February 18, 2020, Southern California Christian pastor has appealed a NY federal judge’s decision to dismiss his sexual orientation and religious discrimination case against Vimeo. Tyler & Bursch, LLP has filed the appeal today on behalf of Pastor Jim Domen, a “former” homosexual, and Church United, the religious non-profit organization founded by Domen.
“This case is significant because this district court and a few other lower courts have interpreted the federal Communications Decency Act to give immunity to Big Tech whenever such a company commits unconscionable discrimination in their online filtering decisions against protected classes of individuals – for example, classifications based on race, religion, color creed or sexual orientation,” said attorney Robert Tyler, Partner at Tyler & Bursch, LLP and President of Advocates for Faith & Freedom, a nonprofit religious liberty firm. “The effect of the Court’s interpretation of the CDA is that a company like Vimeo, YouTube or even Amazon could decide that it will not allow someone to hold an account with their site just because they are of a particular race or religion.”
Tyler continues: “This invidious discrimination is normally unlawful for businesses operating in California; but according to this court, the CDA exempts Big Tech from states’ nondiscrimination laws when filtering content or deciding who is allowed to access the service they offer. This should concern everyone from left to right.”
Pastor Domen identifies as a “former” homosexual who is now married with three children. This lawsuit claims that Church United’s account was removed by Vimeo because Vimeo disapproves of Pastor Domen’s sexual orientation and religion. Church United’s Vimeo account was unexpectedly terminated in December of 2018 by Vimeo’s watchdog management due to what they describe as “videos that harass, incite hatred, or include discriminatory or defamatory speech.”
Vimeo believes a few of the 89 videos posted by Church United are harassing because Pastor Domen and a number of other individuals identifying as former homosexuals speak of the help they received through counseling and talk therapy. The few instances of this occurring, out of 89 videos posted by Pastor Domen, simply contained personal stories about the positive impact that counseling had for these individuals.
Pastor Jim Domen shared, “There are many individuals like me who were once engaged in a same-sex lifestyle that are now ostracized for our personal intimate decisions regarding our sexual orientation. As a Pastor, I just want the ability to share the good things that have happened in my life as a Christian and to help unify Pastors in California to engage in the world around them.”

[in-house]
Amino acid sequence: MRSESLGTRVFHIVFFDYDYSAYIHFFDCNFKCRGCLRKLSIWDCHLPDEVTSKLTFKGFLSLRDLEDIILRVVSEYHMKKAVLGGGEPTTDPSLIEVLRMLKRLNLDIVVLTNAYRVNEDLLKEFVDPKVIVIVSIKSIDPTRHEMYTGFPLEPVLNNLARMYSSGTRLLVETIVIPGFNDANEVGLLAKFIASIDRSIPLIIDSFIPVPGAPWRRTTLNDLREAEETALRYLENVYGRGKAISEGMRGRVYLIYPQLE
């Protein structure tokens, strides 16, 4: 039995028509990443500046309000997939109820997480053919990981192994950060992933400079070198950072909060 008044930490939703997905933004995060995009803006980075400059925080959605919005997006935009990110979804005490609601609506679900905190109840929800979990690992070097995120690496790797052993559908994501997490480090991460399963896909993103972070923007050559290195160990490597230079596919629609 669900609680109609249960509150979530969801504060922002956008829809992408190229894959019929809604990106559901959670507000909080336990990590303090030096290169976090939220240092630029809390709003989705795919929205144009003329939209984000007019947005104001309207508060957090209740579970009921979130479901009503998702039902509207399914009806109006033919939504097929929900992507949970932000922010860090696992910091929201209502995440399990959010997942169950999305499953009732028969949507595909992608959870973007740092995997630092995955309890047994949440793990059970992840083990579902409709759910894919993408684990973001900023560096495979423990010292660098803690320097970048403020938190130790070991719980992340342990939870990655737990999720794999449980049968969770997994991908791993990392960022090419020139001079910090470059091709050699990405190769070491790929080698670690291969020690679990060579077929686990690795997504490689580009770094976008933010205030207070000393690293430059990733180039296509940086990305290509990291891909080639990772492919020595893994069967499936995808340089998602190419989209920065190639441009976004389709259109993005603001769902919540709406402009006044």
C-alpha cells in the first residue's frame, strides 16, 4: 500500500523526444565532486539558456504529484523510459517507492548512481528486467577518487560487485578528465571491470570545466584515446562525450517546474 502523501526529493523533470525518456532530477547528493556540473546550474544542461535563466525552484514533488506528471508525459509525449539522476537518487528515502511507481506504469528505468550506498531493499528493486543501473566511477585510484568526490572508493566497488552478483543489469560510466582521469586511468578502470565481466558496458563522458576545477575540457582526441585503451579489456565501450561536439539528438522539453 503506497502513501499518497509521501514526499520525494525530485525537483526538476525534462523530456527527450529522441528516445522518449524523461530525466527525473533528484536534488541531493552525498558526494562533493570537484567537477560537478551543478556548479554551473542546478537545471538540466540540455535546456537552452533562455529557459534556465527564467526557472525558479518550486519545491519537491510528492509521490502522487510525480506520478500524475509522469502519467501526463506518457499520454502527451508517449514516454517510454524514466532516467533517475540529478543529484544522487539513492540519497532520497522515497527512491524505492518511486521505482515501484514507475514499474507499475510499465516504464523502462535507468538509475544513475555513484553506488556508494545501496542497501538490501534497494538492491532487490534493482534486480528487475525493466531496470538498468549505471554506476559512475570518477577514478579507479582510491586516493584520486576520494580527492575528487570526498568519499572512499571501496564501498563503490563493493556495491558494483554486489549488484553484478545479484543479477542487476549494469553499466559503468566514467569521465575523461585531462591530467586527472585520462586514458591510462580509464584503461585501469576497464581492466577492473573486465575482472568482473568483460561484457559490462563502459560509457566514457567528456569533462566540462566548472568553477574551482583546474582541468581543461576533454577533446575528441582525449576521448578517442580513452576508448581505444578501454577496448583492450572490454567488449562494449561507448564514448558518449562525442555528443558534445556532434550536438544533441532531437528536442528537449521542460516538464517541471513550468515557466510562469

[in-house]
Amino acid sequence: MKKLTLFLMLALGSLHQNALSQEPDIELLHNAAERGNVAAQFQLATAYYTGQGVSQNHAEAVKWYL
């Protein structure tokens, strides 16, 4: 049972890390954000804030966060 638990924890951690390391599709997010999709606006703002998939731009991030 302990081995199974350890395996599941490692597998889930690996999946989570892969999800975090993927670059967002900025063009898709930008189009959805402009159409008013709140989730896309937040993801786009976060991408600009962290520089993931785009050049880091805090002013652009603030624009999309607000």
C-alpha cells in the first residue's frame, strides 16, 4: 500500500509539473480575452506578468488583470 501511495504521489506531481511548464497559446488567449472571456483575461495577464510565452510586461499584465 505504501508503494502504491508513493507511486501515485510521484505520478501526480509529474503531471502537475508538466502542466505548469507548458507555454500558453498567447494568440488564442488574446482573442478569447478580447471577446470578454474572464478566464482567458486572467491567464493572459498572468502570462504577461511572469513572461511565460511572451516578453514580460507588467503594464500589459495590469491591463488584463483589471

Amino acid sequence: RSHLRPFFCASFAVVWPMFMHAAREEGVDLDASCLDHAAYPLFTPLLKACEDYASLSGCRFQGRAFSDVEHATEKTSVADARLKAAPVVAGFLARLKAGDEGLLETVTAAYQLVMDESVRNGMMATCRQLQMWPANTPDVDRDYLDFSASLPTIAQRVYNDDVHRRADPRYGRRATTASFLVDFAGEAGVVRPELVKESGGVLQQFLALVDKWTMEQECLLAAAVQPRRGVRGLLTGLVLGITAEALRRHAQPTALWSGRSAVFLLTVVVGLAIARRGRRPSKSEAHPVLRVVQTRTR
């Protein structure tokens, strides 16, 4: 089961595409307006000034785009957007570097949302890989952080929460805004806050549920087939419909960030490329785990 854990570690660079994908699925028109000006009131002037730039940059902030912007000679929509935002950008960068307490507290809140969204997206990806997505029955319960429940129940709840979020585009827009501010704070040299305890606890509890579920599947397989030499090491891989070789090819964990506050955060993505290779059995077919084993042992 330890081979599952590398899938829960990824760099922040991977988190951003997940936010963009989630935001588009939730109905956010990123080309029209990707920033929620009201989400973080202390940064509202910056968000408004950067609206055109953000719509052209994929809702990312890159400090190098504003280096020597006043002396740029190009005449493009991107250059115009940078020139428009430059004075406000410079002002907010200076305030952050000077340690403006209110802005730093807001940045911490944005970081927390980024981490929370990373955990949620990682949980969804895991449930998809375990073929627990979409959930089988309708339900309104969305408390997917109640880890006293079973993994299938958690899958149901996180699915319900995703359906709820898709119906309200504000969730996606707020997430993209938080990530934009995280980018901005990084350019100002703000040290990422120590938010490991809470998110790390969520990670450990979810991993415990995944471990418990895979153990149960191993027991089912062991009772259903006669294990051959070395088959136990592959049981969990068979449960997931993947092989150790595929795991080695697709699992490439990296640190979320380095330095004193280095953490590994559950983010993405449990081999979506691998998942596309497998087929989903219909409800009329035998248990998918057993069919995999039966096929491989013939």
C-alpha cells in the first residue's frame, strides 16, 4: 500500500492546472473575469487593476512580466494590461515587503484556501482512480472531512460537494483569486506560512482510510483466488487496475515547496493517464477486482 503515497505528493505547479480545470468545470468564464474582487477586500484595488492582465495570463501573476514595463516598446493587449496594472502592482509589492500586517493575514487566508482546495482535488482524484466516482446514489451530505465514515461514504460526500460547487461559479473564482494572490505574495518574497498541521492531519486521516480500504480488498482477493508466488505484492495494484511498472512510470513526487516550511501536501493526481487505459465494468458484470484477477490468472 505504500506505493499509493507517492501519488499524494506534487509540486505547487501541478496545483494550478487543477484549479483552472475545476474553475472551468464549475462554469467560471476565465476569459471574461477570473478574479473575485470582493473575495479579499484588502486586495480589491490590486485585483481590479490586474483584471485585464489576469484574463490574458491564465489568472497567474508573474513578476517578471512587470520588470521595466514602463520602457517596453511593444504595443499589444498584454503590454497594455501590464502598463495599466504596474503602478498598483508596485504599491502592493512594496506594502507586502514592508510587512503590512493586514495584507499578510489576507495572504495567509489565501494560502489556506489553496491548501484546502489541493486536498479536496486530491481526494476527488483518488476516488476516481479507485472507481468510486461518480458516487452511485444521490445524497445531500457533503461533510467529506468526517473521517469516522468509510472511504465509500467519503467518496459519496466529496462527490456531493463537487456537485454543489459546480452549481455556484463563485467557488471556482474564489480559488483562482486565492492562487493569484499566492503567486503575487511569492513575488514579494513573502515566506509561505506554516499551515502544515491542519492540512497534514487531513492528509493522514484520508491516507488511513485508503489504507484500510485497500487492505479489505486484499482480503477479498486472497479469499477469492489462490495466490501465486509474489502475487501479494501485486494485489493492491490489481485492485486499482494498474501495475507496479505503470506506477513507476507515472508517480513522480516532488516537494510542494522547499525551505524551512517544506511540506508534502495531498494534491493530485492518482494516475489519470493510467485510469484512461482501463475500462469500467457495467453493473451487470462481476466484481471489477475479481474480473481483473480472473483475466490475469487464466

The lawsuit was filed on June 25, 2019. Vimeo filed a Motion to Dismiss, asserting that the CDA gives immunity to Vimeo even if the claims of discrimination were true. Oral arguments were heard in federal court on January 13, 2020 and on January 15, 2020, Magistrate Judge Stewart D. Aaron of the Southern District Court of New York granted the dismissal, citing the Communications Decency Act, enacted by Congress in 1996.
Did Congress really intend in 1996 to immunize social media and internet platforms if a platform decides to ban persons from their platform based on race, sexual orientation or religion? Tyler & Bursch attorneys and Pastor Jim Domen don’t believe so. Tyler warns, “this is a serious problem for the future if neither the courts nor Congress reverse this interpretation of the CDA, because the world wide web is now the public square of yesterday.”
However, some have questioned why the cake baker’s case in Masterpiece Cakeshop v. Colorado Civil Right Commission is any different.
Tyler explains, “We are not asking Vimeo to design a cake or produce a video. Vimeo is like a mini-storage building in California where customers rent space to store their belongings. Vimeo should have no more of a right to tell Church United to find another platform to store their videos than a mini-storage business has a right to tell an Orthodox Jew to find another facility to store his religious materials.”
Co-counsel Nada Higuera explains, “All Americans, secular and religious, gay or straight, deserve to have equal access to public accommodations and to be free from the type of discrimination Vimeo is engaged in.”
Click links below to view three of the 89 Church United videos objected to and deleted by Vimeo:
Pulse Night Club Survivor Luis Ruiz https://churchunited.wistia.com/medias/2rckn50n7b NBC Left Field https://churchunited.wistia.com/medias/t9wpxv7bxt
Freedom March https://churchunited.wistia.com/medias/gxvozmnzwf